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Air France suspends flights to some nearby countries after Niger airspace closure

French nationals and other European citizens are evacuated from Sudan

An Air France plane carrying French nationals and other European citizens, who have been evacuated from Sudan via Djibouti, is seen at the Paris-Charles de Gaulle airport in Roissy, near Paris, France, April 26, 2023. REUTERS/Stephanie Lecocq/File Photo

LONDON/GDANSK, Aug 7 (Reuters) – European carriers on Monday reported disruptions and suspended flights across the African continent after Niger’s junta closed its airspace on Sunday.

The junta on Monday braced for a response from the West African regional bloc after ignoring its deadline to reinstate the country’s ousted president or face the threat of military intervention.

The disruption adds to a band of African airspace facing geopolitical disruptions including Libya and Sudan, with some flights facing up to 1,000 kilometers (620 miles) in detours.

“The closure of Niger’s airspace dramatically widens the area over which most commercial flights between Europe and southern Africa cannot fly,” tracking service FlightRadar24 said in a blog post.

Air France has suspended flights to and from Ouagadougou in Burkina Faso and Bamako in Mali until Aug. 11, the company said on Monday, with longer flight times expected in the west African region.

A spokesperson added that Air France expected longer flight times from sub-Saharan hub airports and that flights between Charles de Gaulle airport in Paris and Accra in Ghana were set to operate non-stop.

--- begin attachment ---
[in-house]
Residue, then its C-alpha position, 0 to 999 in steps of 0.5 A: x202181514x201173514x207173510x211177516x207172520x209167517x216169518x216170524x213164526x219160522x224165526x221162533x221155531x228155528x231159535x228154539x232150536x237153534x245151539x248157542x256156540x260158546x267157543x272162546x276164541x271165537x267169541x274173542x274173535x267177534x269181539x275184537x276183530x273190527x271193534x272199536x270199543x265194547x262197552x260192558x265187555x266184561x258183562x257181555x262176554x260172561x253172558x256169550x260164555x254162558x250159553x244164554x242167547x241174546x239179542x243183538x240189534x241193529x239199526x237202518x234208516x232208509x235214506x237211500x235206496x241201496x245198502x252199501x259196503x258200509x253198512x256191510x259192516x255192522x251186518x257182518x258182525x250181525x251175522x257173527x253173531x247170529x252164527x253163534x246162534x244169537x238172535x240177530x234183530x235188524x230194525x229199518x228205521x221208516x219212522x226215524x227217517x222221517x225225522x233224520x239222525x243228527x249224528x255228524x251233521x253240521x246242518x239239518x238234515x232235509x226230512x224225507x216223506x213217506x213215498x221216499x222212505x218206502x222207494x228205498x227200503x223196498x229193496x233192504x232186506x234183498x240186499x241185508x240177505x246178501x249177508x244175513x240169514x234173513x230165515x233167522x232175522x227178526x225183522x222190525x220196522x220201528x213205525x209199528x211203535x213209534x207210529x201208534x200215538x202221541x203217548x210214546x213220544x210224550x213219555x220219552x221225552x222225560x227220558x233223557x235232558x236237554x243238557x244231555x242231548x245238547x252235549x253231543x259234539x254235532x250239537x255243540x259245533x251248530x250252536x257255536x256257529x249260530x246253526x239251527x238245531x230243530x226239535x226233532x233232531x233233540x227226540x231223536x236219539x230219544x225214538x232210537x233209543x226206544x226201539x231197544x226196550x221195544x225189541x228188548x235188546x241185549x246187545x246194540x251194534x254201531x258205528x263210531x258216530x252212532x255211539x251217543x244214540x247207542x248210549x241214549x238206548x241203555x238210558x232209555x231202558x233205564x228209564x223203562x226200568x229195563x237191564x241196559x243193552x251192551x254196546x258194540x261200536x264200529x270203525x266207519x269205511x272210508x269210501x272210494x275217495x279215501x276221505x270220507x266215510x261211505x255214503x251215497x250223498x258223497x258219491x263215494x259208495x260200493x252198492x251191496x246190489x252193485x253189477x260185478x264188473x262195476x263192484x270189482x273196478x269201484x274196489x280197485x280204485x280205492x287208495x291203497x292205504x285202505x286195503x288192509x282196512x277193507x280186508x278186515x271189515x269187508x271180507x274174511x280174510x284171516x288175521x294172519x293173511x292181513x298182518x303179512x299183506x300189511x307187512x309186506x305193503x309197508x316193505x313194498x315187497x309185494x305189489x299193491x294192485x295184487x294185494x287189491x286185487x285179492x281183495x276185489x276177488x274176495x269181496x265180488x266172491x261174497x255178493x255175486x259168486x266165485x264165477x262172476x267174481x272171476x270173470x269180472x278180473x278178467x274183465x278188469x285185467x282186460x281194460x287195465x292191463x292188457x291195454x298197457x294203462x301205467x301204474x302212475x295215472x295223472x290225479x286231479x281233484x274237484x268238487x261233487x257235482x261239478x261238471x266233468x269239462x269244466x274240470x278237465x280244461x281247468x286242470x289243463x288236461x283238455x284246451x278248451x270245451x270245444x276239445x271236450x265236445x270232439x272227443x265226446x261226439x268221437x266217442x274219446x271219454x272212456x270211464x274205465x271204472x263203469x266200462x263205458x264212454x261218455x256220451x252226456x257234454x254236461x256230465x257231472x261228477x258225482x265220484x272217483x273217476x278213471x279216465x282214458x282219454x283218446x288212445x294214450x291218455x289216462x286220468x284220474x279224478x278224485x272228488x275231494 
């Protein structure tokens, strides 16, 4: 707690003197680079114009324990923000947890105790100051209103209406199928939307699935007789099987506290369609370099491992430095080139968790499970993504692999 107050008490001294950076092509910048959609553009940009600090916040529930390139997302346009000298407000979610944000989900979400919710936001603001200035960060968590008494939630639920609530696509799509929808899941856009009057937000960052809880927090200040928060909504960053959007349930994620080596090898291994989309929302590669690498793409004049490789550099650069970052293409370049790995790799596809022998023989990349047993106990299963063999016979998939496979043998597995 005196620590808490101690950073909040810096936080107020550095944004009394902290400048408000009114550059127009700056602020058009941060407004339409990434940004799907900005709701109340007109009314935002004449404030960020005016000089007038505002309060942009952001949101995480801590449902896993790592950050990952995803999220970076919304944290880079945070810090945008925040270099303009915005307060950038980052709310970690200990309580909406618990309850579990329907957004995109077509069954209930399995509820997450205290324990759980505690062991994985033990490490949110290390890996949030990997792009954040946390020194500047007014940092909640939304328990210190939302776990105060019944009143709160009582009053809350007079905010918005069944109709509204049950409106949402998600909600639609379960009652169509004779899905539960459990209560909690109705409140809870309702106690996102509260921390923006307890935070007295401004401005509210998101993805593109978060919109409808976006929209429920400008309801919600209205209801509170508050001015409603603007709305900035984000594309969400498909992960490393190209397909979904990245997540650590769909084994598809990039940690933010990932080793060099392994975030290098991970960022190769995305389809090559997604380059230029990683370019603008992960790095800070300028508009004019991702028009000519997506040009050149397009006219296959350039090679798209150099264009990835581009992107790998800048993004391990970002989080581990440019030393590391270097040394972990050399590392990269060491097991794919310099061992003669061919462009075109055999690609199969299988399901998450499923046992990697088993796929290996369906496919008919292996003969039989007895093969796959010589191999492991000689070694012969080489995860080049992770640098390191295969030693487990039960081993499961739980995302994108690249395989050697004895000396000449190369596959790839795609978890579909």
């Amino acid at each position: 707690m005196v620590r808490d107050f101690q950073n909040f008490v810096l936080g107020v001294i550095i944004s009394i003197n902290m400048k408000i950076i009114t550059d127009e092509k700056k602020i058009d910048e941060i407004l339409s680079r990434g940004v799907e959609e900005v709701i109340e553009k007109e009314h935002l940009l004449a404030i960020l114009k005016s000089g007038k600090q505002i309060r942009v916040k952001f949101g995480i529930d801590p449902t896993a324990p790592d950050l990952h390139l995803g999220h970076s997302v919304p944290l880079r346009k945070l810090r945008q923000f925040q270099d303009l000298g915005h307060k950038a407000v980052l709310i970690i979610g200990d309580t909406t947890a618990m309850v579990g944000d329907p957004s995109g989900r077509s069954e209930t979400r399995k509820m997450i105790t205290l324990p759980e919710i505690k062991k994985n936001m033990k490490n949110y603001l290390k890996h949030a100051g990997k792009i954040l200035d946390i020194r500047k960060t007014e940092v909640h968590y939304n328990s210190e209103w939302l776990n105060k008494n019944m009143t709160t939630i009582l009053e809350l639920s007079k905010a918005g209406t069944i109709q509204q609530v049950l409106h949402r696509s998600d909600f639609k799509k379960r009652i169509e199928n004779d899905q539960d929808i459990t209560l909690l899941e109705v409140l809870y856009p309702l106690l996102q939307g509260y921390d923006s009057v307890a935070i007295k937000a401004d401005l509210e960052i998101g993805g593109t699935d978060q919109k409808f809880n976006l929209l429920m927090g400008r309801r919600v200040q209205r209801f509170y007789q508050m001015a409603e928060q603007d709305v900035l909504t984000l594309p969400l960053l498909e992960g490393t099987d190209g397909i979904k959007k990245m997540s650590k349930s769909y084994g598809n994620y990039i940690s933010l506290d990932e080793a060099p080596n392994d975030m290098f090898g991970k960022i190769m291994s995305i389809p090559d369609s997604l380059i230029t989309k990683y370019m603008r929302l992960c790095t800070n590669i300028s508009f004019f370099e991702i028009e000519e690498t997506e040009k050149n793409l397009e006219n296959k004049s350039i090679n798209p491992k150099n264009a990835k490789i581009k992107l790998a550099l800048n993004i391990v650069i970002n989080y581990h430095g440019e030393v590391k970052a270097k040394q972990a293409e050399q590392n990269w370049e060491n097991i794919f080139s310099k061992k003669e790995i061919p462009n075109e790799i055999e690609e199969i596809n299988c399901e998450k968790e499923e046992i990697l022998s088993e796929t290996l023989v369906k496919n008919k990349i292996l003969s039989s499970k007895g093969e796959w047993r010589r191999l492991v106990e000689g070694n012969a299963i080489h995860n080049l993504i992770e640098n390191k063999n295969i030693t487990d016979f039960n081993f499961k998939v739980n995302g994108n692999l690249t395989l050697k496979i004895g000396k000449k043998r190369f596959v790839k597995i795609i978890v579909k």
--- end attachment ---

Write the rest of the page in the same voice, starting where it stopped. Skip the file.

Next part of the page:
But aviation analyst James Halstead said that airlines would mostly have to find alternative routes and difficulties should be limited given the small number of African air connections.

“I’m not sure this is huge disruption … it will affect routes from Europe to Nigeria and South Africa and probably from the Gulf of the Ethiopia to West Africa,” he said.

Spokespeople for Lufthansa (LHAG.DE) and Brussels Airlines said that flight times could be between one-and-a-half and three-and-a-half hours longer for rerouted flights.

British Airways in an emailed statement said it “apologised to those customers affected for the disruption to their journeys,” and said it was working hard to get them on their way again as quickly as possible.

Additional reporting by Ilona Wissenbach and Tim Hepher; Editing by Jason Neely, Mark Potter and Conor Humphries

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Joanna reports on airlines and travel in Europe, including tourism trends, sustainability and policy. She was previously based in Warsaw, where she covered politics and general news. She wrote stories on everything from Chinese spies to migrants stranded in forests along the Belarusian border. In 2022, she spent six weeks covering the war in Ukraine, with a focus on the evacuation of children, war reparations and evidence that Russian commanders knew of sexual violence by their troops. Joanna graduated from the Columbia Journalism School in 2014. Before joining Reuters, she worked in Hong Kong for TIME and later in Brussels reporting on EU tech policy for POLITICO Europe.


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